Posted by: Michael Danek (---.alma.mi.frontiernet.net)
Date: March 18, 2023 04:39PM

I'm like Roger, same experience with that type tensioner. A problem with the tensioners that load the ends of the spools is that labels which are not really smooth can affect the tension, giving uneven tension. I submit if the thread (not talking metallic which I like Roger just use for inlays/trim) cannot accept the disc tensioner, try some different thread, like Gudebrod, Fuji, Pro Wrap, and probably most others. Yes, I know Gudebrod is no longer made, but there is a lot of it still out there and available for purchase.

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Re: Wrapping Is Hard
Posted by: roger wilson (---)
Date: March 18, 2023 11:29PM

Michael,
Your comment is exactly the reason that I preferred not to use a tensioner on the thread spool.

Roger

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Re: Wrapping Is Hard
Posted by: David Baylor (---.neo.res.rr.com)
Date: March 18, 2023 11:36PM

Josh, I have a Pac Bay power wrapper that uses the same type of tension system. Nylon washers, a spring, and a wing nut. I'm not sure I had problems with the wing nut tightening, but I did have problems with inconsistent thread tension. I ended up getting a pair or rare earth magnets from a former board sponsor. Alas that sponsor is gone. but if you enter the words "round magnetic washer with hole" into the search bar of that place named after the longest river in South America, you will most likely be able to find some that will work for you.

They work really really well. Thread tensions is consistent and they are responsive to even small changes of the wing nut. And since the magnets don't touch, there's no way the wing nut can tighten.

Of course you have to loosen the wing nut a bit as the diameter of your thread spool decreases, but that's a given when thread tension is controlled at the spool.



Edited 1 time(s). Last edit at 03/18/2023 11:37PM by David Baylor.

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Re: Wrapping Is Hard
Posted by: Josh Bryan (103.77.235.---)
Date: March 18, 2023 11:46PM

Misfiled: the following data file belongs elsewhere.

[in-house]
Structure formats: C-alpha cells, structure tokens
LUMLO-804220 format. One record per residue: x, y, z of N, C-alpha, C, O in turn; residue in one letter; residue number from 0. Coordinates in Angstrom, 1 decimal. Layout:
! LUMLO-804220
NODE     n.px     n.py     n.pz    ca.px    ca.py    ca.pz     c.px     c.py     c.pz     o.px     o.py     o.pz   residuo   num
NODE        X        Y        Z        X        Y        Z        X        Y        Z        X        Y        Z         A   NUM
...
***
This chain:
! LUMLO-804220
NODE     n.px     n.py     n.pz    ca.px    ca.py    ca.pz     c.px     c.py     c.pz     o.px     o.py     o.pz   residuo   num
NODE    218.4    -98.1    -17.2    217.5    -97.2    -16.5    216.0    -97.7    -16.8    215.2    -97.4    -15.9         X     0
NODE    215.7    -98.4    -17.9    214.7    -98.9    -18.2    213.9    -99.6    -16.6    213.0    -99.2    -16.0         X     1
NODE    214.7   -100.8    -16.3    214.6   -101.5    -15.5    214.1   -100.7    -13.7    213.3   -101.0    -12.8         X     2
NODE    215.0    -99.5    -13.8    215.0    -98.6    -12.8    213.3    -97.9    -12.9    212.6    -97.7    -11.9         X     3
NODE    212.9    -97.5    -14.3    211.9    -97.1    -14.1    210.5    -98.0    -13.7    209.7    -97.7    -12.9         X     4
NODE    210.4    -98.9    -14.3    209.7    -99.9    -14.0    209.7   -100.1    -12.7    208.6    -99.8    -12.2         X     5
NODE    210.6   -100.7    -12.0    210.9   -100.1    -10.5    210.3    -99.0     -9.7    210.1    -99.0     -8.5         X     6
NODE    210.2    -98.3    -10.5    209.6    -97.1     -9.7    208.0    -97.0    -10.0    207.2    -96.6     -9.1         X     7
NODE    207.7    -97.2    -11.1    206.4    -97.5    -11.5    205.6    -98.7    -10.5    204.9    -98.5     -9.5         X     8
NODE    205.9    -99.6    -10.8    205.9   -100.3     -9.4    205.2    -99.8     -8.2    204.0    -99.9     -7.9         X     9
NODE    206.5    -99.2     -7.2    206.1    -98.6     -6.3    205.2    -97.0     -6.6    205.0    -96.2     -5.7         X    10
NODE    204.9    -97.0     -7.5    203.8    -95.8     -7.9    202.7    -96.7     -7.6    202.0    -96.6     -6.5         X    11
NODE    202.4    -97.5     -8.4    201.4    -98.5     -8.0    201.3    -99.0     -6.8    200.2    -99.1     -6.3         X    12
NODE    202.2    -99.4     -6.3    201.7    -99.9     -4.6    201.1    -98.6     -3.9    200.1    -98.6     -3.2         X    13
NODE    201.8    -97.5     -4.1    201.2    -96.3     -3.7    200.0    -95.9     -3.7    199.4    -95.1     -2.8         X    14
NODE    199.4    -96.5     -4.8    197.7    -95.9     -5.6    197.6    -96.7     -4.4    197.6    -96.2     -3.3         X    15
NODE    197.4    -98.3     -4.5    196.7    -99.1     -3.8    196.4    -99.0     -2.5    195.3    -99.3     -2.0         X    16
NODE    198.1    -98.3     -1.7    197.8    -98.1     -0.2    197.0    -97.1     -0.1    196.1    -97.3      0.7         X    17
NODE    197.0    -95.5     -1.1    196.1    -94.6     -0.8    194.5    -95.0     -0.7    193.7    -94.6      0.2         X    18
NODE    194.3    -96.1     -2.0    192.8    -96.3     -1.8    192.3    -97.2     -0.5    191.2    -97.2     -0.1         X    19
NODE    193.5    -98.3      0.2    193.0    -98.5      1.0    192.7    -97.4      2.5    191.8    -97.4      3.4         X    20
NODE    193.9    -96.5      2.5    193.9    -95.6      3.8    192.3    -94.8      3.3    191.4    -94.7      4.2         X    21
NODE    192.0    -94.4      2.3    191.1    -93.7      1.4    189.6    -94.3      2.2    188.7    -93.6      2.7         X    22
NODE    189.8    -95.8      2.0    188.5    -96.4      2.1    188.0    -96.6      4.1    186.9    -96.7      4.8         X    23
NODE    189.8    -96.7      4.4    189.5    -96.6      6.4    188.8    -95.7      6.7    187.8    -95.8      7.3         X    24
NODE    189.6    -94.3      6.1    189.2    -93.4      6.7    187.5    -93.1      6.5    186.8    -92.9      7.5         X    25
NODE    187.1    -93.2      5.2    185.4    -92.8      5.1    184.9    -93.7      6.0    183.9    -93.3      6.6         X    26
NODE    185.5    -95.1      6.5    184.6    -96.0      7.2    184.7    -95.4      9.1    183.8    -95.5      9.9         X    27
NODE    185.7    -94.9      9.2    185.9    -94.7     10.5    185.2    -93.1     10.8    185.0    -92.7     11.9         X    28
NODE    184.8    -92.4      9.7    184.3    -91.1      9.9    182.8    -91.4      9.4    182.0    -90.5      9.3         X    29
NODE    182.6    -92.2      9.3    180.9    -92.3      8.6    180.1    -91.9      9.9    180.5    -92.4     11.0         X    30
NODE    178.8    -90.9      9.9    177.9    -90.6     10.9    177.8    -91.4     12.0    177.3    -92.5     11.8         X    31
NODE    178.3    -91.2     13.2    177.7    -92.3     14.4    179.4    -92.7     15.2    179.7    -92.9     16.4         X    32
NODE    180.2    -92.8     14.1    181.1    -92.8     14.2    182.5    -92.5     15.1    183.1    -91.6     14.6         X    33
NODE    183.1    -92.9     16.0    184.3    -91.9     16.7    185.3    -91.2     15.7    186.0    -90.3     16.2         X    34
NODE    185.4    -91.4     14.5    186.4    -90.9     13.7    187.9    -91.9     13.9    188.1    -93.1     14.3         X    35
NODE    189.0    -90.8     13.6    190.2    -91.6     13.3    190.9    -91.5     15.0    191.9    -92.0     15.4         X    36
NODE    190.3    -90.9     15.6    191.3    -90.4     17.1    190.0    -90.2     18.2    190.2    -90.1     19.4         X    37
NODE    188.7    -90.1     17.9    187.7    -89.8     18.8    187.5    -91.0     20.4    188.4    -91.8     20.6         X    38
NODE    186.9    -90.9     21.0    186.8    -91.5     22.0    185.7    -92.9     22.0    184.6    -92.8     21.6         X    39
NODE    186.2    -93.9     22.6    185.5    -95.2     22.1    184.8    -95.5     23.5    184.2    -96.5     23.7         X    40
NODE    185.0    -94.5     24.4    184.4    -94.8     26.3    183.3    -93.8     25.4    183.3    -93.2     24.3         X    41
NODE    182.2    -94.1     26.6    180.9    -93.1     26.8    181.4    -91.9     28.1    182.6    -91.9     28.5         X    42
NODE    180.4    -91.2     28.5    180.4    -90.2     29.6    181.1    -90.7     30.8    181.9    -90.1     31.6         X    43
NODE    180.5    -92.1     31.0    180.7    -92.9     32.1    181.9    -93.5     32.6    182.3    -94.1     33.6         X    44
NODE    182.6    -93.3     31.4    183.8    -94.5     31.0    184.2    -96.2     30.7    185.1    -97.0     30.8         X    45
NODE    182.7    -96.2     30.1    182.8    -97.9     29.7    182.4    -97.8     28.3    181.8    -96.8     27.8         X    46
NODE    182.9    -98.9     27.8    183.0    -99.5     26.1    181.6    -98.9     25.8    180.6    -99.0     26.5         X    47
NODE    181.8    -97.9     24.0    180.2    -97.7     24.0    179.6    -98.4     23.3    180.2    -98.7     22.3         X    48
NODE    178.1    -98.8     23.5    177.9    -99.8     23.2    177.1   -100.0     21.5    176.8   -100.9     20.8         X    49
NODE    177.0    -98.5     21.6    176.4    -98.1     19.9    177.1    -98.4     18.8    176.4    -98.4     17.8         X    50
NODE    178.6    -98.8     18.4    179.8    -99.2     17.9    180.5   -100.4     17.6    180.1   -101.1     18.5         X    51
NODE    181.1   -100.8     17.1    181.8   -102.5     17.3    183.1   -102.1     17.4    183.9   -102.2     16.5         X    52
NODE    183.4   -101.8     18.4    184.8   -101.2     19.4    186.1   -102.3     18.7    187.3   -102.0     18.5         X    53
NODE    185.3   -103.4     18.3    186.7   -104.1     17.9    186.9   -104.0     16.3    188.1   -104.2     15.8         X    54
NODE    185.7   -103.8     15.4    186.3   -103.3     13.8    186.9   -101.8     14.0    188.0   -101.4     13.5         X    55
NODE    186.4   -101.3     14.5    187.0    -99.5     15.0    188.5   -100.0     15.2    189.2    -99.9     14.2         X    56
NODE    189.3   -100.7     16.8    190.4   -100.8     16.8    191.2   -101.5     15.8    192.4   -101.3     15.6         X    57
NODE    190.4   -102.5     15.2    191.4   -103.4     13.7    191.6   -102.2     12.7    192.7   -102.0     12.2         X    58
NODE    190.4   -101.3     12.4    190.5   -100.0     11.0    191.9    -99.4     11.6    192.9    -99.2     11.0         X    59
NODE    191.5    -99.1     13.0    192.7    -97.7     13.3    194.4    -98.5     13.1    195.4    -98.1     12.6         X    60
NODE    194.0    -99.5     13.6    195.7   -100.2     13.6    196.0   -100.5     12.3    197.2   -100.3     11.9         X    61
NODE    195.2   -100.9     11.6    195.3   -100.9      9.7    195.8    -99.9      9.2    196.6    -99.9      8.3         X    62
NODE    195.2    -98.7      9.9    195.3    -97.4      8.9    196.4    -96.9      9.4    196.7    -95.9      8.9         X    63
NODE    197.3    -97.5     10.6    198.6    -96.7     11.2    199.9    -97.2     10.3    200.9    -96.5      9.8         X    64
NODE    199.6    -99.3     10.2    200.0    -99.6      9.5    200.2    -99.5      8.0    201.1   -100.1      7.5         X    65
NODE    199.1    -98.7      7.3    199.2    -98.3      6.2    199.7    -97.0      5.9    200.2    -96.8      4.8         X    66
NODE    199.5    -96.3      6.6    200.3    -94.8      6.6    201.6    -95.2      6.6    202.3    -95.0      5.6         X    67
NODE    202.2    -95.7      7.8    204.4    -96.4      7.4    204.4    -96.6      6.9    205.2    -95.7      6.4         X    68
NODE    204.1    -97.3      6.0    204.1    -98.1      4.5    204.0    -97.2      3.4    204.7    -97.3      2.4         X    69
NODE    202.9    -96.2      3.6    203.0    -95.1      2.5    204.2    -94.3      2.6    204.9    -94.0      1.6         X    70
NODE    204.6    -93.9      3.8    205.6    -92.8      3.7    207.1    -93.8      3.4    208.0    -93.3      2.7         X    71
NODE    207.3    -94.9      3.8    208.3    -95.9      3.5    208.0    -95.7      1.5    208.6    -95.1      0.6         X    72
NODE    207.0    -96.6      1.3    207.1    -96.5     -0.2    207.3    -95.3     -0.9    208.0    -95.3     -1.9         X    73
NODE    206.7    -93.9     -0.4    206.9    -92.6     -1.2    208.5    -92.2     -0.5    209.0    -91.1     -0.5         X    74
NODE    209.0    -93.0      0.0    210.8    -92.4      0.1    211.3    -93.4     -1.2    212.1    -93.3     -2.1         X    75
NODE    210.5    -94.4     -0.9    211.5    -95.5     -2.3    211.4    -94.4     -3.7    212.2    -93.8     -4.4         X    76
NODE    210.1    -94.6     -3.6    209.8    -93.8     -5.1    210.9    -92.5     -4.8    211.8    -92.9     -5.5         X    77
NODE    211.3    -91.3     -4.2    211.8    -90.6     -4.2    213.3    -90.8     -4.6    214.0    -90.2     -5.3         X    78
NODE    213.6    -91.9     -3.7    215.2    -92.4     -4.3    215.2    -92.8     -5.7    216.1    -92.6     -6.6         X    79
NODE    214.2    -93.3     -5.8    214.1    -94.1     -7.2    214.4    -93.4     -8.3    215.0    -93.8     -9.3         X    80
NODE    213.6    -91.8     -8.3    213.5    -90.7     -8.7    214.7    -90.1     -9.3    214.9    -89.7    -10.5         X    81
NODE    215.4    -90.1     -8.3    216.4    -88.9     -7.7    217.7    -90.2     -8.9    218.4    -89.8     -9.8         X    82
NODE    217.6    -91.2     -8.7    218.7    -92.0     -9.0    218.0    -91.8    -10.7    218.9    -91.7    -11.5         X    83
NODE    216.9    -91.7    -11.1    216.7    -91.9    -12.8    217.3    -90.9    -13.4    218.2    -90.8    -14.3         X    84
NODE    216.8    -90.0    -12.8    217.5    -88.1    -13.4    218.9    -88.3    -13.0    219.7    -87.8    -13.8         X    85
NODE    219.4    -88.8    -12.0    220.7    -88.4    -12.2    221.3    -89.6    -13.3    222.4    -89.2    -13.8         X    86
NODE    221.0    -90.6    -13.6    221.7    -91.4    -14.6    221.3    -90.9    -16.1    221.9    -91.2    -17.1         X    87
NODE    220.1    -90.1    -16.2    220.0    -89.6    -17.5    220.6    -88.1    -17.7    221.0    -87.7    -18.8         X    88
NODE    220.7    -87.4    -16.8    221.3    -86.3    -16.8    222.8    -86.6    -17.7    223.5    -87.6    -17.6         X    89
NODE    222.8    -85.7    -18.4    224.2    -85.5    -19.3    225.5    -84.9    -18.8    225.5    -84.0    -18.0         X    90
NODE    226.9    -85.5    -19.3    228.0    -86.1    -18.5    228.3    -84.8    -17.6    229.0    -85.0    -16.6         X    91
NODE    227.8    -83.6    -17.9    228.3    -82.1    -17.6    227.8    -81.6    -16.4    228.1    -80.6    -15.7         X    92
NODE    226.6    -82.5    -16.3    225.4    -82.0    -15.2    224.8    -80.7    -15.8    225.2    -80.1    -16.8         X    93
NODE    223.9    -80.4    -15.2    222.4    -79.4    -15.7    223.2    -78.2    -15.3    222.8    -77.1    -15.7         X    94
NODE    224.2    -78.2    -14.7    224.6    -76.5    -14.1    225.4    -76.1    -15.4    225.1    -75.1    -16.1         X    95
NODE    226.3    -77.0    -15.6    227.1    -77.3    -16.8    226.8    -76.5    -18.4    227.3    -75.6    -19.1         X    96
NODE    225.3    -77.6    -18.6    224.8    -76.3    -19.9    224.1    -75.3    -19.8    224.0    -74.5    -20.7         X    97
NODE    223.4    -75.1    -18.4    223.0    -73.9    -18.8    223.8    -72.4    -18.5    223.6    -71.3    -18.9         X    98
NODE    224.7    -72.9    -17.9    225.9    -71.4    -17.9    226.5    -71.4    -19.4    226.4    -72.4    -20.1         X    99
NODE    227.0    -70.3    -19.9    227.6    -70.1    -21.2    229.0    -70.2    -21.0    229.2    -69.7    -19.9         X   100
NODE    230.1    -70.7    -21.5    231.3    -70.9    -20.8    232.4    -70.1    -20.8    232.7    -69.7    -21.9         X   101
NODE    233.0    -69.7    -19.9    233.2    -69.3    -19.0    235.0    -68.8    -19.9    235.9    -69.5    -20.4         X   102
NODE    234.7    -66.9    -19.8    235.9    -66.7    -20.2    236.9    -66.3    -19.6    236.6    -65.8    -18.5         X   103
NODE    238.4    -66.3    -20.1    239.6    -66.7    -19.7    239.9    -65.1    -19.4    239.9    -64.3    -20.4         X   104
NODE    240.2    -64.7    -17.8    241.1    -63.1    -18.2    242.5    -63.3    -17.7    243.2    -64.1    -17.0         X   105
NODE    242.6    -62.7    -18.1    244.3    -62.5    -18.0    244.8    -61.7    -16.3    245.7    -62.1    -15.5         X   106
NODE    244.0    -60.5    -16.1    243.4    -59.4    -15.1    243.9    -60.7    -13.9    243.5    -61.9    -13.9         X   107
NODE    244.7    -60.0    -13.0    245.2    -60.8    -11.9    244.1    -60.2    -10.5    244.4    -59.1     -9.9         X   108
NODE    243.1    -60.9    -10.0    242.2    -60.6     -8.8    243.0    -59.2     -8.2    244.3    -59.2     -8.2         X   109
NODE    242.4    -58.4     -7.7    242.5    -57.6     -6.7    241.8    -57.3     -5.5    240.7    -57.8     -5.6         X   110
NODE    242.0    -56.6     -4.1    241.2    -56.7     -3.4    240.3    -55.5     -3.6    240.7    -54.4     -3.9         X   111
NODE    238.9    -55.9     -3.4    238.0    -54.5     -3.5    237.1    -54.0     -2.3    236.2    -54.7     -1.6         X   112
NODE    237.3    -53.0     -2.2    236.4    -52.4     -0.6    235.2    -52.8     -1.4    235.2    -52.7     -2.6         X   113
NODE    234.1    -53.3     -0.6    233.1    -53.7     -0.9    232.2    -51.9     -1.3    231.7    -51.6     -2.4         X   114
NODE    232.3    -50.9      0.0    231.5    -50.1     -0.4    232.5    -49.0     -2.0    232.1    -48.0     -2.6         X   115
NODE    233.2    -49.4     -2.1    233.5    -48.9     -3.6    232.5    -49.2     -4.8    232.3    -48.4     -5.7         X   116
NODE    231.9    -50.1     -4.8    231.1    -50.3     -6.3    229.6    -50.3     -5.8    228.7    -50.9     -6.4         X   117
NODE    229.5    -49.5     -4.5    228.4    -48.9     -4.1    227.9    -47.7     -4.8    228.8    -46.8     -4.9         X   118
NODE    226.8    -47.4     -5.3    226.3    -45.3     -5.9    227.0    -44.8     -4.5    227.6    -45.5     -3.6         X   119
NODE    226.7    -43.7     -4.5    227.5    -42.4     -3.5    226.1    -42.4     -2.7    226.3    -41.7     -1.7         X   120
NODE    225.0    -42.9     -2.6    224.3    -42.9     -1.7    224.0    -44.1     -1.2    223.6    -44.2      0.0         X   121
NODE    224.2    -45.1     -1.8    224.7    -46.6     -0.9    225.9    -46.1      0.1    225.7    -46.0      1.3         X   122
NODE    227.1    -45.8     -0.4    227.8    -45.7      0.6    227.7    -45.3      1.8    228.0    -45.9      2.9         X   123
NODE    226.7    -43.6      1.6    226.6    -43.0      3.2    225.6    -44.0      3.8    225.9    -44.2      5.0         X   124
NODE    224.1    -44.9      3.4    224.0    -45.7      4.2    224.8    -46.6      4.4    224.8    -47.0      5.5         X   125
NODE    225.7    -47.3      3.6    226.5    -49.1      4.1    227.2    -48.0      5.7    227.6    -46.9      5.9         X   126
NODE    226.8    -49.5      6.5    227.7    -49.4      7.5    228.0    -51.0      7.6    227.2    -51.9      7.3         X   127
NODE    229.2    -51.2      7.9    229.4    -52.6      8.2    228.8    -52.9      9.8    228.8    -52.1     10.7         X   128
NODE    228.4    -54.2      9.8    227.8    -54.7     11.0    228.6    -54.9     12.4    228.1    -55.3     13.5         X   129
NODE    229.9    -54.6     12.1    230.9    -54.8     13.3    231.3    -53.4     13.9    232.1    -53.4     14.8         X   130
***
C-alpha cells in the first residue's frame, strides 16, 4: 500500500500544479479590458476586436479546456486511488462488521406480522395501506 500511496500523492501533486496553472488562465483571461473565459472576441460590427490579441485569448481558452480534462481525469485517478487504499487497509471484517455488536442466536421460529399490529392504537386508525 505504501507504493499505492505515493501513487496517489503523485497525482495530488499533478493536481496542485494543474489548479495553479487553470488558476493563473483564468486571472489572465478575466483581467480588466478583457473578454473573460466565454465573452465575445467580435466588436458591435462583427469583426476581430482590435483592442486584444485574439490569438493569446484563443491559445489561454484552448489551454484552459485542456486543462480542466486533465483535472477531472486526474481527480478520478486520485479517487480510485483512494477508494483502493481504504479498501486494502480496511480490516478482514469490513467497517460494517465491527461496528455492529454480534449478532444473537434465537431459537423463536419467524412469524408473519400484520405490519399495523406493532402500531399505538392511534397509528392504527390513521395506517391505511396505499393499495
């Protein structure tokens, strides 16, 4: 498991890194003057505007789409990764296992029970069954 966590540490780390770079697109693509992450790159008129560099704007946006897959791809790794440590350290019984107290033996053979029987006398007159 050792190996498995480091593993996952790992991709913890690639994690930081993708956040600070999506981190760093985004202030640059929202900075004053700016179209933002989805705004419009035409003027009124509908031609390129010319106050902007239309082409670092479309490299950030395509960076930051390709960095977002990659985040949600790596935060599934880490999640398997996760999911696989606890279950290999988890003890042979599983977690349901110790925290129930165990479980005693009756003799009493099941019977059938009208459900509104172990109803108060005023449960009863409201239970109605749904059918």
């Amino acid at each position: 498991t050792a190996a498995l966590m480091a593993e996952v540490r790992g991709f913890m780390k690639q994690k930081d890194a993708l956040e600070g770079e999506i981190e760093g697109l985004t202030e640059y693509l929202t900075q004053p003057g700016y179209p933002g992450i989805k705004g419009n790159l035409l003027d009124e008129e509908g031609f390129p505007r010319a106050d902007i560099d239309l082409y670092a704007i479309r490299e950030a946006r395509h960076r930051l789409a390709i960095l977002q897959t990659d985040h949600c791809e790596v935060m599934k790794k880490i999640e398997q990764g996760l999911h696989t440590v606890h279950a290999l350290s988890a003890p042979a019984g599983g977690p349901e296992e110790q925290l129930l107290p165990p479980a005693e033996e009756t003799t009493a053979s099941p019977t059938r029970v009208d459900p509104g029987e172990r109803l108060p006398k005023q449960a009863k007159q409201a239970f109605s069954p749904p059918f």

Michael Danek Wrote:
-------------------------------------------------------
> I'm like Roger, same experience with that type
> tensioner. A problem with the tensioners that
> load the ends of the spools is that labels which
> are not really smooth can affect the tension,
> giving uneven tension. I submit if the thread
> (not talking metallic which I like Roger just use
> for inlays/trim) cannot accept the disc tensioner,
> try some different thread, like Gudebrod, Fuji,
> Pro Wrap, and probably most others. Yes, I know
> Gudebrod is no longer made, but there is a lot of
> it still out there and available for purchase.

I only use Gudebrod (probably got a supply to last 2 life times)

Tensioning the mettalic threads itself (issues with the foil scuffing) even when gudebrod is nice and smooth.
Other mettalics that I've got are even worse, freeway and whatnot.

I did have problems getting even tension on my other tension device that i incorporated, so to get even tension (even with the stickers on the end of the spools) I use a nut to tension how much I want it then lock in in with a wing nut,

Works sweet

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Re: Wrapping Is Hard
Posted by: Josh Bryan (103.77.235.---)
Date: March 18, 2023 11:51PM

David Baylor Wrote:
-------------------------------------------------------
> Josh, I have a Pac Bay power wrapper that uses the
> same type of tension system. Nylon washers, a
> spring, and a wing nut. I'm not sure I had
> problems with the wing nut tightening, but I did
> have problems with inconsistent thread tension. I
> ended up getting a pair or rare earth magnets from
> a former board sponsor. Alas that sponsor is gone.
> but if you enter the words "round magnetic washer
> with hole" into the search bar of that place named
> after the longest river in South America, you will
> most likely be able to find some that will work
> for you.
>
> They work really really well. Thread tensions is
> consistent and they are responsive to even small
> changes of the wing nut. And since the magnets
> don't touch, there's no way the wing nut can
> tighten.
>
> Of course you have to loosen the wing nut a bit as
> the diameter of your thread spool decreases, but
> that's a given when thread tension is controlled
> at the spool.


Interesting, thank you very much

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Re: Wrapping Is Hard
Posted by: Mark Mulanax (---)
Date: March 19, 2023 04:08PM

Wrapping guides has taught me one thing for certain. PATIENCE! =X 6

Which I need at this time and point in my life- Recovering from an unplanned surgery plus another thing I had and could have killed me I understand- I am impatient like you would not believe. I don't have enough energy to wrap a single guide right now- Tried to wrap single foot spinning guide and -lets just say it wasn't what I wanted.